By simply switching Ovechkin from the left side to the right, he forced his team’s most important player out of his comfort zone. He shook things up and made him come up with new ways to create offense. And yes, it did take time and even Ovechkin admitted earlier this season that it was more of an adjustment than he thought it’d be, but the team is clearly better off because of it.

And now, Ovechkin is once again playing like one of the league’s elite players — something many critics and skeptics questioned would ever happen again. Obviously Oates took a big risk, confronting his team’s highest-paid player as a first-time coach and essentially saying, “You need to change your game.”

But because Ovechkin was willing to put his ego aside and do what his coach thought was best for the team, the Caps are once again making hockey fun again in our nation’s capital. And here’s the best part — even though Ovechkin has arguably been the NHL’s best player over the last six weeks, the Capitals are still flying under the radar to a certain extent.

People continue to believe Washington is only capable of beating up on their dreadful divisional opponents, and that if the Caps make the playoffs, they’ll be exposed immediately. That’s great. That’s exactly what this team needs.

For years they’ve been unable to live up to the lofty expectations placed upon them. For once, they get to try it from the other side.

I’m not saying this team is a lock to make the Stanley Cup Finals or anything. I just think it’s nice to see everything starting to come together for the Capitals as quickly as it has.

They’re clearly peaking at the perfect time and the future of this franchise doesn’t look so bleak anymore — all because the coach and the captain came together for the good of the team.

Author Description

b murf

I'm a D.C. sports blogger, professional photographer and an eternal pessimist. All I want in life is for Al Iafrate to finally call and admit he's my father.

Comments

  1. April 8, 2013

    It’s not only the switch to RW that has produced the results, but from my observations, getting OVI to rely more on his linemates, rather than trying to create goal scoring opportunities all himself. In earlier years, he had the physical prowess, speed and skills to carry the puck and make some amazing moves all by himself. As he’s gotten older these moves became much less effective.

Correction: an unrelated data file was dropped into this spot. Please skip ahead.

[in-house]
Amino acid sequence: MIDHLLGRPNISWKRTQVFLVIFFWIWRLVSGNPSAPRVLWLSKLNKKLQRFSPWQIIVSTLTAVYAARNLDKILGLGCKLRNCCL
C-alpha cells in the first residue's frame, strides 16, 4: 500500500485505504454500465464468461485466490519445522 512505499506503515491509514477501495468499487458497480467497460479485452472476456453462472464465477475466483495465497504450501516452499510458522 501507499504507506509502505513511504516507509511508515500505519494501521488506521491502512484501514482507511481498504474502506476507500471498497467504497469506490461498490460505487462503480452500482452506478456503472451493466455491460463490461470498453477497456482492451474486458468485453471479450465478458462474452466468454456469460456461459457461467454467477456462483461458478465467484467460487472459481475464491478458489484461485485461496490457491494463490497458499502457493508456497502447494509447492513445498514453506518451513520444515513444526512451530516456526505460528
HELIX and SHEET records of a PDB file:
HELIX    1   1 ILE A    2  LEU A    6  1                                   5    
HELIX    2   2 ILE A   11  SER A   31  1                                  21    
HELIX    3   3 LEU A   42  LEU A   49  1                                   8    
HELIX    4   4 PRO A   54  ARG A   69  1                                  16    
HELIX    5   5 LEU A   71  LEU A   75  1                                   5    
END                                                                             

His marked improvement this year has also (unsurprisingly) coincided with significant improvement of play by his linemates Backstrom and Johannson. The line over the past few games have been really driving puck possession in the offensive zone. Likewise his scoring touch on the PP has come from him playing the half-wall instead of far away on the point and letting his teammates get him the puck.

  2. April 8, 2013

    Maybe since ‘everyone figured out how to stop Boudreau’s system or Boudreau’s’ system was wrong for the playoffs’ and ‘Dale’s system was not offensive enough’, Oates non-system can’t be stopped since there is no system to stop.

    Makes sense in my head.

  3. April 8, 2013

    I am seeing moments of genius. I won’t lie I’d still like the 3rd period to be more consistent. At least the squad seems to be playing well together thought. Let’s hope the off season doesn’t tear them all apart

  4. April 9, 2013

    It should also be mentioned that Ovi’s production started to spike when Oates moved Nicky to the top line. The GR8 was playing pretty well with Ribeiro, especially on the power play, but since being reunited with his favorite Swede, Ovi’s really stepped his game up a notch. It’s also nice to see him scoring on the shootout this year. It seemed to me he was, for the most part, unsuccessful on the gimmick the last two years. Instead of his wide, left to right moves he’d been doing the last few years, he’s been attacking netminders and reaping dividends (going 3/3 with two game-winning goals). Good article, thanks. GO CAPS BEAT THE HABS